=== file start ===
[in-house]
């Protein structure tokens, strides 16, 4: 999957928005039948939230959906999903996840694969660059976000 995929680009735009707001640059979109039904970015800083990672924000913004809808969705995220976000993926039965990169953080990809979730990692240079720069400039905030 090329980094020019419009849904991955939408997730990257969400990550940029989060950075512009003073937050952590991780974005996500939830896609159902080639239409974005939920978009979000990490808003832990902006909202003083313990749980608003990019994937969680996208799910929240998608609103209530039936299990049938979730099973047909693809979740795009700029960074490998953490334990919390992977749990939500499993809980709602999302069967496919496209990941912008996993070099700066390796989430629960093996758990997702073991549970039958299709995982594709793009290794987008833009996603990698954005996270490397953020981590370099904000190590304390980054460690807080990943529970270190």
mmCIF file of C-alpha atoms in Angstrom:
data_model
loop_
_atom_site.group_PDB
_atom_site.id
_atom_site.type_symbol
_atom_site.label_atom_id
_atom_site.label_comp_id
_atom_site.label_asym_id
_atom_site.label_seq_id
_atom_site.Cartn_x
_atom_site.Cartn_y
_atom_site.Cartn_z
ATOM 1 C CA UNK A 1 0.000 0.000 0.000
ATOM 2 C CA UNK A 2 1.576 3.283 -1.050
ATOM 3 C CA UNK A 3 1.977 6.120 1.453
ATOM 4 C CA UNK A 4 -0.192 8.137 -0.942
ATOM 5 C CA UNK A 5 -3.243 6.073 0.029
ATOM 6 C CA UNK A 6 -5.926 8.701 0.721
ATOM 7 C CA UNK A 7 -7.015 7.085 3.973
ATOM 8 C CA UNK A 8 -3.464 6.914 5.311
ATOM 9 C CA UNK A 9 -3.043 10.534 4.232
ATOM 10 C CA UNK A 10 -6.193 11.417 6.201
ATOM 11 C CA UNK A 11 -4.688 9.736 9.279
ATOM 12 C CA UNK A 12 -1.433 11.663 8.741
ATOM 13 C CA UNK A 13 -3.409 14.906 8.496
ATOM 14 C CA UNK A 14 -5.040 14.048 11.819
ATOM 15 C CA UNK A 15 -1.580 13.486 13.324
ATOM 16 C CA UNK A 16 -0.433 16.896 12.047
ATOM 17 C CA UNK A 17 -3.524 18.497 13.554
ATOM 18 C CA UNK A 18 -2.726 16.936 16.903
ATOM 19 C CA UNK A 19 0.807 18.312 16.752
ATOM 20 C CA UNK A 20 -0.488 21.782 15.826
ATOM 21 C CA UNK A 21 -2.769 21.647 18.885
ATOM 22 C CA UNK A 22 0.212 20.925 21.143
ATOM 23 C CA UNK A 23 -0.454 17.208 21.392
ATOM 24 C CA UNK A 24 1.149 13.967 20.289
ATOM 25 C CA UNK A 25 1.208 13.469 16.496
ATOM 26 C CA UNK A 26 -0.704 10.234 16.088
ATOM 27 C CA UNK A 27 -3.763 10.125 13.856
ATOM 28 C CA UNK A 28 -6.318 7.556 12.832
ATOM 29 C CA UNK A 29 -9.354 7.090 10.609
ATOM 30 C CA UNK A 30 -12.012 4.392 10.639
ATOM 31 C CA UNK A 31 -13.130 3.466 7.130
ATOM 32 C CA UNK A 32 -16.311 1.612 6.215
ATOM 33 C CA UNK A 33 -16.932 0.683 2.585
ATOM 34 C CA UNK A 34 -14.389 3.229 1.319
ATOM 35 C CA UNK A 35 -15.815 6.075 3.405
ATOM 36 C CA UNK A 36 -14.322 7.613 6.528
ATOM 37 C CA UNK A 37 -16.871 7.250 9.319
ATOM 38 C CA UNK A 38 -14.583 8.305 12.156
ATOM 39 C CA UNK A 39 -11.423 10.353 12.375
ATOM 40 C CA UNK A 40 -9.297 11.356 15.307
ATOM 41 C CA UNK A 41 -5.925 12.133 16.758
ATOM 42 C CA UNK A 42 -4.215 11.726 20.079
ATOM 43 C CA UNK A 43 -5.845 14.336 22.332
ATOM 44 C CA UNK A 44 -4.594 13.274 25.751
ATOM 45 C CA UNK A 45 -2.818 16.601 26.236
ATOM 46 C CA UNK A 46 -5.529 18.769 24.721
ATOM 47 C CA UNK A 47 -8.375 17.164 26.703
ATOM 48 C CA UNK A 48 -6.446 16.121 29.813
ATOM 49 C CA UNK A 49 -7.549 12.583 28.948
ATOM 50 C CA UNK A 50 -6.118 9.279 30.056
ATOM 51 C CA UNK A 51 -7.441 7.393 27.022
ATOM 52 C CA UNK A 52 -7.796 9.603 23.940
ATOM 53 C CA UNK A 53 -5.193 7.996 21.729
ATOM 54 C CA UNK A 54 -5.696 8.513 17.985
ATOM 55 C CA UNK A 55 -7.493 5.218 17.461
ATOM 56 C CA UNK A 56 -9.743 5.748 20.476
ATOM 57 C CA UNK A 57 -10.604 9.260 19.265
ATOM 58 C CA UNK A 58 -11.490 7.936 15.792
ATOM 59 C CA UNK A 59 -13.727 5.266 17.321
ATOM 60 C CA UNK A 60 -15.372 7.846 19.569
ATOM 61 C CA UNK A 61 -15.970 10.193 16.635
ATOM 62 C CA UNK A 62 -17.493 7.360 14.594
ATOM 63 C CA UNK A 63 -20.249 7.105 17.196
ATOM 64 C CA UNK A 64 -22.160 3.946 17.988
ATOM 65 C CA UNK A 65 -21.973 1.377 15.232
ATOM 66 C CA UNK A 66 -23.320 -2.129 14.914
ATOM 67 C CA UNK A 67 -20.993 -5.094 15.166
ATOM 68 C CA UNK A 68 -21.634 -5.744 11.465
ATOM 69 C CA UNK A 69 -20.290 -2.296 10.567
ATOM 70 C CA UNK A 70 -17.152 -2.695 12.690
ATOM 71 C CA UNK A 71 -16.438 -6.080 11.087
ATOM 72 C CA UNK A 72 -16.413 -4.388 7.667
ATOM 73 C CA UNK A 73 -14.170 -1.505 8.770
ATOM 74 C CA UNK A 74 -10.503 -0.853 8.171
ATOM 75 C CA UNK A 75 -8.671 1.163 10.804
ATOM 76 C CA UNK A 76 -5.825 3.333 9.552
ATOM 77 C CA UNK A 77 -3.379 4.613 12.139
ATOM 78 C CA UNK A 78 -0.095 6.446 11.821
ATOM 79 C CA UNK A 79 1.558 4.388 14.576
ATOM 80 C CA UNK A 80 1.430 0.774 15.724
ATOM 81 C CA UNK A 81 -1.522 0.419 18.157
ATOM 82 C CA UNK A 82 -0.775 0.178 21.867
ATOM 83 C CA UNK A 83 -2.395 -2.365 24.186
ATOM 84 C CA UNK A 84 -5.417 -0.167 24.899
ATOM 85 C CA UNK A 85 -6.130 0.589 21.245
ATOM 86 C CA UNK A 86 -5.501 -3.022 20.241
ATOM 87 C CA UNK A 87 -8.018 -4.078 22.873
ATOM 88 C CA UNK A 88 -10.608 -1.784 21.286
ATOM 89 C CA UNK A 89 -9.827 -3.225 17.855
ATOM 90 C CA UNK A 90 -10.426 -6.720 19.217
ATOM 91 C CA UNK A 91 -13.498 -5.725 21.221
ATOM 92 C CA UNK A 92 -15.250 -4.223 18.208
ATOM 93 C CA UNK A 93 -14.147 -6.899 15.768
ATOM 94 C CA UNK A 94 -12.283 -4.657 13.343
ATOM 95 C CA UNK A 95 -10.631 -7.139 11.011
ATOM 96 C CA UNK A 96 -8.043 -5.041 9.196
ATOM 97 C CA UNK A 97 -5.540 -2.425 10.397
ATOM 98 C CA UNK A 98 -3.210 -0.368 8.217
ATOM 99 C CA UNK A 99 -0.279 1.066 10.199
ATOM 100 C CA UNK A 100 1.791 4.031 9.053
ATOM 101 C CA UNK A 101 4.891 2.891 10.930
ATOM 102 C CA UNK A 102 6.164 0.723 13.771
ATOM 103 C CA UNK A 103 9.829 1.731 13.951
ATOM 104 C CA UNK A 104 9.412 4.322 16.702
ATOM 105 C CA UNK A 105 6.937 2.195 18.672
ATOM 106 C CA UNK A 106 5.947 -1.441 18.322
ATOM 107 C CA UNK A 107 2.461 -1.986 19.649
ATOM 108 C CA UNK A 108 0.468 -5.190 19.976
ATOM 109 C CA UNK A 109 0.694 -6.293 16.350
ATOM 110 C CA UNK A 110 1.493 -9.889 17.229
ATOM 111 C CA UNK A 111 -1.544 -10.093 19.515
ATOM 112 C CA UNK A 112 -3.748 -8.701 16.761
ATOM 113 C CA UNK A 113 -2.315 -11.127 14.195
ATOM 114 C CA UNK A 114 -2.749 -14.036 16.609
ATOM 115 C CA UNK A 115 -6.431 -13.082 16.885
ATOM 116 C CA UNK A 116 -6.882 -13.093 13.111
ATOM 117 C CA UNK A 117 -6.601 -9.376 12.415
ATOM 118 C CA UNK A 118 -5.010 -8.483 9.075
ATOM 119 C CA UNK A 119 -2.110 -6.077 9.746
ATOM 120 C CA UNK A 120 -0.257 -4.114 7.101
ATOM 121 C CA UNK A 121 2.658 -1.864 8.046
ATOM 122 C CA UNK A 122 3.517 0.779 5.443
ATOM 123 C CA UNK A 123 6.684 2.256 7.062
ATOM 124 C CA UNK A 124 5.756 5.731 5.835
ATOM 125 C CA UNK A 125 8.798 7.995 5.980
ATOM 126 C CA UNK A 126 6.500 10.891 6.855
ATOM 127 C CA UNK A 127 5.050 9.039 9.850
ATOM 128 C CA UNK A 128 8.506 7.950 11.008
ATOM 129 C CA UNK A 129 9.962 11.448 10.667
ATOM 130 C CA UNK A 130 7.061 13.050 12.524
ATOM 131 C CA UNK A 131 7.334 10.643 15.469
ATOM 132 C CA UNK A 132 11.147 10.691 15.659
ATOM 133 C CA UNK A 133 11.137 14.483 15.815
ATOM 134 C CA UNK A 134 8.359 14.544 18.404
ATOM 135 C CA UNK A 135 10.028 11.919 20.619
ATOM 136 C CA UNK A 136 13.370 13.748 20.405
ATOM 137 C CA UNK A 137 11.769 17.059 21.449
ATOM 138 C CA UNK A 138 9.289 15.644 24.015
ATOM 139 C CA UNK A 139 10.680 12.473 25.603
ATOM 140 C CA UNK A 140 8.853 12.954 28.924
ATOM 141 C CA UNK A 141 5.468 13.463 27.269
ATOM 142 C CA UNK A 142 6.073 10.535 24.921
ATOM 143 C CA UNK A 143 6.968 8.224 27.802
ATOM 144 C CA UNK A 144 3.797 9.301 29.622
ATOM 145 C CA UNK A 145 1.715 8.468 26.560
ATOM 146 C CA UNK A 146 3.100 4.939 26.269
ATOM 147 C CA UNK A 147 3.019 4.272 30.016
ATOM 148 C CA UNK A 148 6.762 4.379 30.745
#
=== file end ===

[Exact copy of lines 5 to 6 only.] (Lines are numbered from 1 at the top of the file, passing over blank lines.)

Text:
loop_
_atom_site.group_PDB